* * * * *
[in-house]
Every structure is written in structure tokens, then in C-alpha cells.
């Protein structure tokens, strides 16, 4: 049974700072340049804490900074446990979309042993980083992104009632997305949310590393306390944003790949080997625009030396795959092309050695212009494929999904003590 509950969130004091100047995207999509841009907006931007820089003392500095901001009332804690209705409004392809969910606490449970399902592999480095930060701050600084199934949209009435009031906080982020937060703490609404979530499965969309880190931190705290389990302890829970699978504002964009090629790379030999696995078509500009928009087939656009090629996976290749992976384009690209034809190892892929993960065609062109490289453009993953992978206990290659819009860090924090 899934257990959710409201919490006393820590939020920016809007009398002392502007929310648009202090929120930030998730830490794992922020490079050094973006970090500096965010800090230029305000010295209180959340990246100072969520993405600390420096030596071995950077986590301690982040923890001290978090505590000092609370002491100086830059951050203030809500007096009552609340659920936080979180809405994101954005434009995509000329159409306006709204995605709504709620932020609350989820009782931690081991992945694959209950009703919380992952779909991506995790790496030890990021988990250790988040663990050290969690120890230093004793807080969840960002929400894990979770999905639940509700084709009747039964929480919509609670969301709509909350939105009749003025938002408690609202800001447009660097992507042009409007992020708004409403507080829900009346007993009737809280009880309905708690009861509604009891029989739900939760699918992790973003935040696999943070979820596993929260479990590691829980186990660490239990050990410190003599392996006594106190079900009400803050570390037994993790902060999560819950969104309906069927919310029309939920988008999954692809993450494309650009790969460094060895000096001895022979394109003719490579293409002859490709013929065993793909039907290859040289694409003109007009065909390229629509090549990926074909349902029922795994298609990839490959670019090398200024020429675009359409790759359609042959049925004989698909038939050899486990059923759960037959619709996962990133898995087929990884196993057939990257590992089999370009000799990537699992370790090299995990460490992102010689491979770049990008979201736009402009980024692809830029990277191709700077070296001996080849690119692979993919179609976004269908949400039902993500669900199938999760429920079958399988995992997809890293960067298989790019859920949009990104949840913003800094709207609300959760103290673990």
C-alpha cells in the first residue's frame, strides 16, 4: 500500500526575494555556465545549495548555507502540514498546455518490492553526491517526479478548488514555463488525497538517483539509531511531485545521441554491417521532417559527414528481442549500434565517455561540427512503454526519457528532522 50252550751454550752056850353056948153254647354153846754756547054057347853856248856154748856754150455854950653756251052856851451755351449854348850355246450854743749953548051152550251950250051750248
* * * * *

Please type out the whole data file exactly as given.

[in-house]
Every structure is written in structure tokens, then in C-alpha cells.
């Protein structure tokens, strides 16, 4: 049974700072340049804490900074446990979309042993980083992104009632997305949310590393306390944003790949080997625009030396795959092309050695212009494929999904003590 509950969130004091100047995207999509841009907006931007820089003392500095901001009332804690209705409004392809969910606490449970399902592999480095930060701050600084199934949209009435009031906080982020937060703490609404979530499965969309880190931190705290389990302890829970699978504002964009090629790379030999696995078509500009928009087939656009090629996976290749992976384009690209034809190892892929993960065609062109490289453009993953992978206990290659819009860090924090 899934257990959710409201919490006393820590939020920016809007009398002392502007929310648009202090929120930030998730830490794992922020490079050094973006970090500096965010800090230029305000010295209180959340990246100072969520993405600390420096030596071995950077986590301690982040923890001290978090505590000092609370002491100086830059951050203030809500007096009552609340659920936080979180809405994101954005434009995509000329159409306006709204995605709504709620932020609350989820009782931690081991992945694959209950009703919380992952779909991506995790790496030890990021988990250790988040663990050290969690120890230093004793807080969840960002929400894990979770999905639940509700084709009747039964929480919509609670969301709509909350939105009749003025938002408690609202800001447009660097992507042009409007992020708004409403507080829900009346007993009737809280009880309905708690009861509604009891029989739900939760699918992790973003935040696999943070979820596993929260479990590691829980186990660490239990050990410190003599392996006594106190079900009400803050570390037994993790902060999560819950969104309906069927919310029309939920988008999954692809993450494309650009790969460094060895000096001895022979394109003719490579293409002859490709013929065993793909039907290859040289694409003109007009065909390229629509090549990926074909349902029922795994298609990839490959670019090398200024020429675009359409790759359609042959049925004989698909038939050899486990059923759960037959619709996962990133898995087929990884196993057939990257590992089999370009000799990537699992370790090299995990460490992102010689491979770049990008979201736009402009980024692809830029990277191709700077070296001996080849690119692979993919179609976004269908949400039902993500669900199938999760429920079958399988995992997809890293960067298989790019859920949009990104949840913003800094709207609300959760103290673990």
C-alpha cells in the first residue's frame, strides 16, 4: 500500500526575494555556465545549495548555507502540514498546455518490492553526491517526479478548488514555463488525497538517483539509531511531485545521441554491417521532417559527414528481442549500434565517455561540427512503454526519457528532522 50252550751454550752056850353056948153254647354153846754756547054057347853856248856154748856754150455854950653756251052856851451755351449854348850355246450854743749953548051152550251950250051750248